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Open carriers with rifles; neither hunters nor protesters, but private purchasers at a “buy back” event

Most law enforcement officers don’t interact much with people openly carrying long guns. That has been changing in recent years as more and more members of the gun culture have exercised their First and Second Amendment rights by openly carrying. The movement has taken off in Texas, where the open carry of modern pistols is banned in public places. Texas is one of only six states that bans the open carry of handguns. This is an archaic anomaly with roots in the civil war and the rewriting of the the Texas Constitution during reconstruction.  In other states . . .

The open carry of long guns in cities and towns is usually either a celebration of Second Amendment rights or a protest by citizens who aren’t allowed to carry pistols. In either case, the rifle and shotgun carriers have been remarkably safe.

Texas open carry march

The open carriers often go to considerable lengths to insure safety, keeping the long guns slung over their shoulders, requiring chamber flags and enforcing strict muzzle discipline on each other to insure that the firearms aren’t pointed at anyone. This is understandable as they are in the public eye by design, and accidents would be an enormous setback for their cause.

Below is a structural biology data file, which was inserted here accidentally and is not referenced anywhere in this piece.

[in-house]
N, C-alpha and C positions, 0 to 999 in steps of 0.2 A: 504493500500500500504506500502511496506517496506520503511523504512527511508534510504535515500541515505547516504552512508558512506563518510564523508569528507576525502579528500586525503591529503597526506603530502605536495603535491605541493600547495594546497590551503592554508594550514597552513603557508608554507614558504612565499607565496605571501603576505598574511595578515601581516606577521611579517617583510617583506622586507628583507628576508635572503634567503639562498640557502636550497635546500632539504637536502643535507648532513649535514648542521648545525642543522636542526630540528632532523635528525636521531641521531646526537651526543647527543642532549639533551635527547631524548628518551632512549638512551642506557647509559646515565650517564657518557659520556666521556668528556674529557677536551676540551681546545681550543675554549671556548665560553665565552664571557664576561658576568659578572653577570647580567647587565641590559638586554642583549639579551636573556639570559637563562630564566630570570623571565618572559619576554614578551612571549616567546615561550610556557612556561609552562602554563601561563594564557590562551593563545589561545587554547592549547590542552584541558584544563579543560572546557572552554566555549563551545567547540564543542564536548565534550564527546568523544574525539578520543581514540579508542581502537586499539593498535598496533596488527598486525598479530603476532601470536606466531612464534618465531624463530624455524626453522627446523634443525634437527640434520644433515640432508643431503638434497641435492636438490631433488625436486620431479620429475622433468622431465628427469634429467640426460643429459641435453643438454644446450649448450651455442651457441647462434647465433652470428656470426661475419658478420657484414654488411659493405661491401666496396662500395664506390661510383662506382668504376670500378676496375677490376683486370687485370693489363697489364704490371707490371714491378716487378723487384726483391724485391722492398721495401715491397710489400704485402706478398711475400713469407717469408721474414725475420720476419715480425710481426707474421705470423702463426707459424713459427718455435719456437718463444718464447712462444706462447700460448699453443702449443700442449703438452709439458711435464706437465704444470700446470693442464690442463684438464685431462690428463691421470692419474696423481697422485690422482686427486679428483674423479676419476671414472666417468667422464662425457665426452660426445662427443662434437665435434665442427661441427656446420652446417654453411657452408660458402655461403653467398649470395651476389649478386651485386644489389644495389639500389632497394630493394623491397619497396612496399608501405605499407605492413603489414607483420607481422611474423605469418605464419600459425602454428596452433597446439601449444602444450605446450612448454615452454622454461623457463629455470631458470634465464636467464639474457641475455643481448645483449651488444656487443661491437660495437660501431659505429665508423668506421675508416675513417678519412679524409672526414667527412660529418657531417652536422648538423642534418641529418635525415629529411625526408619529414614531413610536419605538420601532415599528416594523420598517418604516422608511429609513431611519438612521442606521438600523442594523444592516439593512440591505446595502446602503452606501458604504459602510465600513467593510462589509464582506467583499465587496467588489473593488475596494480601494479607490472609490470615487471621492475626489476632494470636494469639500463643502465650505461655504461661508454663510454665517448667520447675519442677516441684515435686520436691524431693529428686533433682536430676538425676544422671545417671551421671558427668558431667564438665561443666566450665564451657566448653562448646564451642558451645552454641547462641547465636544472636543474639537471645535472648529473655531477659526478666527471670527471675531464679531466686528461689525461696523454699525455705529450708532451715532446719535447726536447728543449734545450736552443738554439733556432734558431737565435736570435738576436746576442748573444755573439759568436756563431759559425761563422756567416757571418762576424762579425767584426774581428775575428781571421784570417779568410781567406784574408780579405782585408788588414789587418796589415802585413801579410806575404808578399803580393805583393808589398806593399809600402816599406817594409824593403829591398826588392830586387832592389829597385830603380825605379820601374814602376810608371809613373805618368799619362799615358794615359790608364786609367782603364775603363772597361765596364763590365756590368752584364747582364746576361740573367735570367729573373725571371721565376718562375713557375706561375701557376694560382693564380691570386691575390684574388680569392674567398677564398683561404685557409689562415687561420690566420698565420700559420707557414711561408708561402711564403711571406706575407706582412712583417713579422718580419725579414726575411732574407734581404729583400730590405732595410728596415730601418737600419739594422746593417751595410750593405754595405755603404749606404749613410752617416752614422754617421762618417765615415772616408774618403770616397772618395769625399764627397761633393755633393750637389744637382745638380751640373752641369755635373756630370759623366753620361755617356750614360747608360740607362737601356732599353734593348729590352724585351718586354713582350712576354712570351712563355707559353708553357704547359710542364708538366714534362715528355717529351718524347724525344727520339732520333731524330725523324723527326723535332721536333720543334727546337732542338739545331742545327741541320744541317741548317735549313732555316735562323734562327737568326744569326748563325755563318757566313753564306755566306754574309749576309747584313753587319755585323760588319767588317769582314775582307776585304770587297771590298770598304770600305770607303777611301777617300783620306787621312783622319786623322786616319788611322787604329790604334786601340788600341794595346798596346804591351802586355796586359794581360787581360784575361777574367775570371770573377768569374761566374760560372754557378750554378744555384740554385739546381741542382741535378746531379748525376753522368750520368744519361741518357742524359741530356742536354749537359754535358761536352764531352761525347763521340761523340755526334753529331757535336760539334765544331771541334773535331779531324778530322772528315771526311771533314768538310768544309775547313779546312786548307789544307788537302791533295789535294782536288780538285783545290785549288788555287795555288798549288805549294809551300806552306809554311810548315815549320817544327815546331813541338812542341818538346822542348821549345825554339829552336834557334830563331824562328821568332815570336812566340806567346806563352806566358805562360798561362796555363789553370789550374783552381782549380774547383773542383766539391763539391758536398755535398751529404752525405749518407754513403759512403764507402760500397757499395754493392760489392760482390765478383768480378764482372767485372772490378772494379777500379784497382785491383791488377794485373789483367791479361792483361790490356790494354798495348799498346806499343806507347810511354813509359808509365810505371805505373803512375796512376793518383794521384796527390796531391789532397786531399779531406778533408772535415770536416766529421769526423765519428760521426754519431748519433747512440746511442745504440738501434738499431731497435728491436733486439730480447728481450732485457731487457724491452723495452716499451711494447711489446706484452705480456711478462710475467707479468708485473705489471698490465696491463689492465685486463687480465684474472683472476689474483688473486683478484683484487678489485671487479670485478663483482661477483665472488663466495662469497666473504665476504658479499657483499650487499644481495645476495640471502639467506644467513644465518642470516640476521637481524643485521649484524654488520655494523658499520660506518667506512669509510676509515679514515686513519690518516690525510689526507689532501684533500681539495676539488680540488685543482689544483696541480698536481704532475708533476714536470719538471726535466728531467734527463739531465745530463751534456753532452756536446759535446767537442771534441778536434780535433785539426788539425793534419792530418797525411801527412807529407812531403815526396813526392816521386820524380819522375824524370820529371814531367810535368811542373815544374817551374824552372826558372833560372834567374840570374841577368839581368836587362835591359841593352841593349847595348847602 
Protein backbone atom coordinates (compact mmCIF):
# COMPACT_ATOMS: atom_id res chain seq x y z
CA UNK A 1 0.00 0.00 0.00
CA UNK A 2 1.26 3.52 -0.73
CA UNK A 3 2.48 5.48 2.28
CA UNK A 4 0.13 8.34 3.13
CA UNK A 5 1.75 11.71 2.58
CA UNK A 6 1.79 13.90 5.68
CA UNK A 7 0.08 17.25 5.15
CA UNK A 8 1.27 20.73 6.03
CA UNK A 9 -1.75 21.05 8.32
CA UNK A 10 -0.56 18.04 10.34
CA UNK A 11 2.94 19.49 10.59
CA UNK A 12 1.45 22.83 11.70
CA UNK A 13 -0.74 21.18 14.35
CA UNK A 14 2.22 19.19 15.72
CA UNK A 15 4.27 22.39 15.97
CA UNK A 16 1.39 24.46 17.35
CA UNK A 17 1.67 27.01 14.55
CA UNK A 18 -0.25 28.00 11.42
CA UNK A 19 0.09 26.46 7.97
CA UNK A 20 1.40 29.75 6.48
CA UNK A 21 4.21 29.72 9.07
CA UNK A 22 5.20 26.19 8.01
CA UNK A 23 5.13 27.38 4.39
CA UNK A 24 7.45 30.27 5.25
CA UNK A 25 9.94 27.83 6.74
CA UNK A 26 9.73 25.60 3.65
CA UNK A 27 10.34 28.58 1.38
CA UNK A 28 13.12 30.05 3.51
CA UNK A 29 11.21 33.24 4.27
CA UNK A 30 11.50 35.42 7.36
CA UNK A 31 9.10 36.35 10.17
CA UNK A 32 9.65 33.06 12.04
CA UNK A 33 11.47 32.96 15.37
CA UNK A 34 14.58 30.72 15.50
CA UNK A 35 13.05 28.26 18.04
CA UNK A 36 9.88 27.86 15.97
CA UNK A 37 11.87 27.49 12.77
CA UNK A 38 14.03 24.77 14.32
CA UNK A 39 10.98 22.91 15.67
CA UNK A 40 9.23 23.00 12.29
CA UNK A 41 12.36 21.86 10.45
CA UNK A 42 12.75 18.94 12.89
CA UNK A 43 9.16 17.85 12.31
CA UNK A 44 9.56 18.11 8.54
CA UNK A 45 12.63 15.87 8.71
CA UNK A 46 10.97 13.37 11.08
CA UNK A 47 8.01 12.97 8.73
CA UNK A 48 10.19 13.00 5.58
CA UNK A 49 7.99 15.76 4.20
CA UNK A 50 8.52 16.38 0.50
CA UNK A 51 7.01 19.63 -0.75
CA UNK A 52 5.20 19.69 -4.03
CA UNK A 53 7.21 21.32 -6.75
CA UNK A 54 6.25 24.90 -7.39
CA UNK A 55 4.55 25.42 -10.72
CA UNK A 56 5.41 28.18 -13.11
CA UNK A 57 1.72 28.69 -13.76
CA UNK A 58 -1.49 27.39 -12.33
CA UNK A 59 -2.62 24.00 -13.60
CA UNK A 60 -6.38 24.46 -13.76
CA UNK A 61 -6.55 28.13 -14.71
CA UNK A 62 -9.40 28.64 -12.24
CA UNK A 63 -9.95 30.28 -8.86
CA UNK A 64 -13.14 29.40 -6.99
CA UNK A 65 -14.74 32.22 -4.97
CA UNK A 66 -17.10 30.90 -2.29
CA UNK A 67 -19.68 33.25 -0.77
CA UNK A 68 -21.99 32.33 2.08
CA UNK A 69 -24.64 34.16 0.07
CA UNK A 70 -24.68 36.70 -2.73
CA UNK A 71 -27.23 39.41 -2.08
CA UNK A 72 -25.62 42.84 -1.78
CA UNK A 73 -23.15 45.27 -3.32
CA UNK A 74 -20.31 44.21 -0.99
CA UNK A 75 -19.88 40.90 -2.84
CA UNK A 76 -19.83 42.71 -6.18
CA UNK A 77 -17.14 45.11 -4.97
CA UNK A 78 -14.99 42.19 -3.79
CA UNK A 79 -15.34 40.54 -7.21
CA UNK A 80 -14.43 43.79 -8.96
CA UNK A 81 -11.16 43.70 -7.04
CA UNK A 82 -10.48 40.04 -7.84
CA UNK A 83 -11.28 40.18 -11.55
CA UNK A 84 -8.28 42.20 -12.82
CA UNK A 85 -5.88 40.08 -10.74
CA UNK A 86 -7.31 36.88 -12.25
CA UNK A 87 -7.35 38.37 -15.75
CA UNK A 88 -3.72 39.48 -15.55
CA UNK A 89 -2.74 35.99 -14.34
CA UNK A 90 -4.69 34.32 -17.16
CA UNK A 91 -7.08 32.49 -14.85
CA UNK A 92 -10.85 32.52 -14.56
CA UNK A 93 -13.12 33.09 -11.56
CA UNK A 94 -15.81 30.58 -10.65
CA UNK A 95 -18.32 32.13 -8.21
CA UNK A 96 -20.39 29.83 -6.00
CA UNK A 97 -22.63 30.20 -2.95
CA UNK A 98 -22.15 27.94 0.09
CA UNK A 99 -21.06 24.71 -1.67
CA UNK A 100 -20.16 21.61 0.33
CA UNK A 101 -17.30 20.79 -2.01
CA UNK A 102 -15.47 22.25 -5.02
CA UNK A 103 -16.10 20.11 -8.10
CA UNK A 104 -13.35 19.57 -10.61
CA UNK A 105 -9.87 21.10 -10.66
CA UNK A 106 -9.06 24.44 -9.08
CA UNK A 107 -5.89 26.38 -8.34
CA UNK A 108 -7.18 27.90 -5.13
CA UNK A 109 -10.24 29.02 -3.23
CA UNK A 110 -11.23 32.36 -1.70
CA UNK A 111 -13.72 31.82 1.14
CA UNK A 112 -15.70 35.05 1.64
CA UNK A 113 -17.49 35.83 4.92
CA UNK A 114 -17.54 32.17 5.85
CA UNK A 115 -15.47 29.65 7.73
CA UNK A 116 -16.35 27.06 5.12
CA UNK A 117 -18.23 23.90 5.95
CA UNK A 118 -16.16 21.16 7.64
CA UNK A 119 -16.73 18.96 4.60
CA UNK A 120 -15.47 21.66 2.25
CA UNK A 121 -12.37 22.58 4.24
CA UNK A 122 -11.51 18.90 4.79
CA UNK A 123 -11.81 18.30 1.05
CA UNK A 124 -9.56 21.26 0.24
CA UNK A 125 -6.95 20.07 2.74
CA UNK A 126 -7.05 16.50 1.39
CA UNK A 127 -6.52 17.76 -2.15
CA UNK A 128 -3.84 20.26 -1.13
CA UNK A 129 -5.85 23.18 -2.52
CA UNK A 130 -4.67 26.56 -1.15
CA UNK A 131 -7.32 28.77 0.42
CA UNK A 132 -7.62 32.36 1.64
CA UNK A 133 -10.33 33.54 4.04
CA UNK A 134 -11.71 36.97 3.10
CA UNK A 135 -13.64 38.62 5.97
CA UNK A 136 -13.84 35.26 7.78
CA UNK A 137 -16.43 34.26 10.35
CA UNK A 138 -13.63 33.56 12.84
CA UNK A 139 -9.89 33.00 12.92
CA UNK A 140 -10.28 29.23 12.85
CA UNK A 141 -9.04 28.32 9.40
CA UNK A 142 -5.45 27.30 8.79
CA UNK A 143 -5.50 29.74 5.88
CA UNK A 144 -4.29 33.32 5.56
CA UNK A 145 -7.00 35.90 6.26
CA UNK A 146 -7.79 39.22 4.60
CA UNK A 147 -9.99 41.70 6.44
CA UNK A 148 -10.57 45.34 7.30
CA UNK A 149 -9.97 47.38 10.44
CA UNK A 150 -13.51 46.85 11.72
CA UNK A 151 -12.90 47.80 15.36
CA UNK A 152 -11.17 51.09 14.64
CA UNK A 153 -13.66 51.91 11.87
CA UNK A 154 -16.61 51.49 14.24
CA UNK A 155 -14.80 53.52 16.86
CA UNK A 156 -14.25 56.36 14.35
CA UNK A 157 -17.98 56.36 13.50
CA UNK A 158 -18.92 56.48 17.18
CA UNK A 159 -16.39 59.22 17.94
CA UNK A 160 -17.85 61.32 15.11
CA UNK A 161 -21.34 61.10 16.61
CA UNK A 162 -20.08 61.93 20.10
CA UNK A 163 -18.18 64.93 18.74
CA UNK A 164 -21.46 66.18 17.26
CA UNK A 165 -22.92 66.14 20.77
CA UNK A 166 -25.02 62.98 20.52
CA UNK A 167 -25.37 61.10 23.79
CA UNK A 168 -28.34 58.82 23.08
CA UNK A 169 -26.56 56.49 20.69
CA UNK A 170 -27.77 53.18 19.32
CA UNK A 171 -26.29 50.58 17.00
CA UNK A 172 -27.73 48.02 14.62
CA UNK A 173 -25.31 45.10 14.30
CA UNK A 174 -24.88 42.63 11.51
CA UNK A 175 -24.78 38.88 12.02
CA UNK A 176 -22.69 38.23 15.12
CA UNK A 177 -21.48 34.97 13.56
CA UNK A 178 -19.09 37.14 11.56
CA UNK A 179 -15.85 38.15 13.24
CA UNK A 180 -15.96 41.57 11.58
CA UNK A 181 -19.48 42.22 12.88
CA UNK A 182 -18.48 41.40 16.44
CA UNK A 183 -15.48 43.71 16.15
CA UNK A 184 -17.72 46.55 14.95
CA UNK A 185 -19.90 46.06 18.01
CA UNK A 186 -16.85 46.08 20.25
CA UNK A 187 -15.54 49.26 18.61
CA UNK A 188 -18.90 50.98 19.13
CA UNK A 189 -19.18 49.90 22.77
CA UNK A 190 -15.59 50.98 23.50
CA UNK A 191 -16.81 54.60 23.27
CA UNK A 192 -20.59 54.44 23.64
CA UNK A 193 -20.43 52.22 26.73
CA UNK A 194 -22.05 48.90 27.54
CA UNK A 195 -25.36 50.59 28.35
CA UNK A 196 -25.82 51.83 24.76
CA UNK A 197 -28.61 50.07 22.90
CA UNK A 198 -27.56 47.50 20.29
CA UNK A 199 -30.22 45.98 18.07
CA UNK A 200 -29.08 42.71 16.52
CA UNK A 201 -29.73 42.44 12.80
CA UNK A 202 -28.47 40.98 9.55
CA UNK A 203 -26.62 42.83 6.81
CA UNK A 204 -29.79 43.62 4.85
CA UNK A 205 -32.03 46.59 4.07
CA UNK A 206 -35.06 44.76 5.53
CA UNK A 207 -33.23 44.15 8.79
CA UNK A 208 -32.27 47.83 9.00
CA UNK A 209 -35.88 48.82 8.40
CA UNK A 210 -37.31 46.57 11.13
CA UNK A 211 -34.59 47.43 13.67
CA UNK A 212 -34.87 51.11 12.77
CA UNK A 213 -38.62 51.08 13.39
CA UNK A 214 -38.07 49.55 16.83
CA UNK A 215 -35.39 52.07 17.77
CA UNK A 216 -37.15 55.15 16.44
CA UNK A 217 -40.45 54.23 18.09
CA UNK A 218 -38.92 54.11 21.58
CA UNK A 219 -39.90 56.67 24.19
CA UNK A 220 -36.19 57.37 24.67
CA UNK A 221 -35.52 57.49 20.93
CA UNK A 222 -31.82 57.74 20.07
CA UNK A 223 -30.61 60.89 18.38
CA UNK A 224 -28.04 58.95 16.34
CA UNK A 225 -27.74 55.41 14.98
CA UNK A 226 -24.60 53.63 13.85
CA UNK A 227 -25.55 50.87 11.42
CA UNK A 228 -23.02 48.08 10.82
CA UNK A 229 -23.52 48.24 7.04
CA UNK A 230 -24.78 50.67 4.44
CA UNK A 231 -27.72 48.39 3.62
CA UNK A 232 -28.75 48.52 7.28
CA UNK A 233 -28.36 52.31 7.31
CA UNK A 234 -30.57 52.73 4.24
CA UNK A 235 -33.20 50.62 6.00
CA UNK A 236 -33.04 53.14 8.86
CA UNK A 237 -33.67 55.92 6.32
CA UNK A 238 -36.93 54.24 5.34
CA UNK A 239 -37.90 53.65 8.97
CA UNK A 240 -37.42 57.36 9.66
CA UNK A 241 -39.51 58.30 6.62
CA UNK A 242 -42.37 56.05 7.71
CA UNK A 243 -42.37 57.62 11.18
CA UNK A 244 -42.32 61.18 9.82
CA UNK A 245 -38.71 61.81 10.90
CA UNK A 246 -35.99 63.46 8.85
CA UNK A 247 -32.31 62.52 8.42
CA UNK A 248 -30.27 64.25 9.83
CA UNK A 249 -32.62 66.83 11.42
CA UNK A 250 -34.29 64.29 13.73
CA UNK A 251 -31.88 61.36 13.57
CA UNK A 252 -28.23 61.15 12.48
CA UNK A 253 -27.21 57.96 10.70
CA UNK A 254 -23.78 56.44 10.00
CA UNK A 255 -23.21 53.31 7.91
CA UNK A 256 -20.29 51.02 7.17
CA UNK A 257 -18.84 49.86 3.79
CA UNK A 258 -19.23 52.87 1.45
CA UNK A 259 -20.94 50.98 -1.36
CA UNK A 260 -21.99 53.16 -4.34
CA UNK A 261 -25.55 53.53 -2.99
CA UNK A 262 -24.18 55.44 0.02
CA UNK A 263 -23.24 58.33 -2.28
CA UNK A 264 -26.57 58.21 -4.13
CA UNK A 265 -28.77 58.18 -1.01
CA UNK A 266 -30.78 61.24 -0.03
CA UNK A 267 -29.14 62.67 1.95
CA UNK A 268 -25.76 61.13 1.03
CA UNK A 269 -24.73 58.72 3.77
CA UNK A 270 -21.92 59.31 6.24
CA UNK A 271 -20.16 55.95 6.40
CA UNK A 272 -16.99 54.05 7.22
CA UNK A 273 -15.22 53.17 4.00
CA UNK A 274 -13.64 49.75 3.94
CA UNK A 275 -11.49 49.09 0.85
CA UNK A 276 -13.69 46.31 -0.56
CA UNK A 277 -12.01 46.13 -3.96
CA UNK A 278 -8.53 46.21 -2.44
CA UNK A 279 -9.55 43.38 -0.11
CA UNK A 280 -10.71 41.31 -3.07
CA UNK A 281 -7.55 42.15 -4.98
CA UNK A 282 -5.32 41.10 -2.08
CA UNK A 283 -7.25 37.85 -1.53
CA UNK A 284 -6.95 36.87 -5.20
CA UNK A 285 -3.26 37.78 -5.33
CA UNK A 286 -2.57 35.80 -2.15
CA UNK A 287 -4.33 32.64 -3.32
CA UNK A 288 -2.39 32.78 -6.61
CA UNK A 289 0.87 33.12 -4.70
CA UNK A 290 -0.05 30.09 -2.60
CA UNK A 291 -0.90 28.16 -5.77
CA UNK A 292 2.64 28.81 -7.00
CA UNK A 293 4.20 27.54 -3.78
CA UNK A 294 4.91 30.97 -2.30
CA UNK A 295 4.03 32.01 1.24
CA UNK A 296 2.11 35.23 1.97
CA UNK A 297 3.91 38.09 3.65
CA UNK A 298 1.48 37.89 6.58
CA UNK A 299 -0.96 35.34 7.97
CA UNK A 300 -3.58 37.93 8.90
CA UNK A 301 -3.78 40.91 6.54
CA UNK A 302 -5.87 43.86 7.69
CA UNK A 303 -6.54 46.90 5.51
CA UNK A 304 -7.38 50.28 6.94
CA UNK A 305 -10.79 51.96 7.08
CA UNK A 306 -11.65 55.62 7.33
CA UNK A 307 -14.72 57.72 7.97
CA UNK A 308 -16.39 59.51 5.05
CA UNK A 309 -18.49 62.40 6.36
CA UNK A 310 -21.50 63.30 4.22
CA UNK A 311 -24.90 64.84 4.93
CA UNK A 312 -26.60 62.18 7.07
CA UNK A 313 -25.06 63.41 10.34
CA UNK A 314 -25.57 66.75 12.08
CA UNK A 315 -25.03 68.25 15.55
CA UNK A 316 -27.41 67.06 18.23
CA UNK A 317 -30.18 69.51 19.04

Even the New York Times recognizes this:

The state’s clear interest in maintaining public order can be narrowly satisfied by demanding that protesters either carry guns that are unloaded — at least with an open chamber — or which otherwise have the barrel or action blocked. Thus far, open carry protesters have largely followed this rule, notably by sticking tiny American flags into their guns.


Open Carry at the Michigan Capitol

But how safe are they when they interact law enforcement? In spite of the news coverage, the increasing open carry of long guns is not easily quantified. Most officers haven’t yet encountered openly carried long guns. Criminals eschew them because they aren’t easily concealed. More people are murdered with hands and feet than are with rifles and shotguns.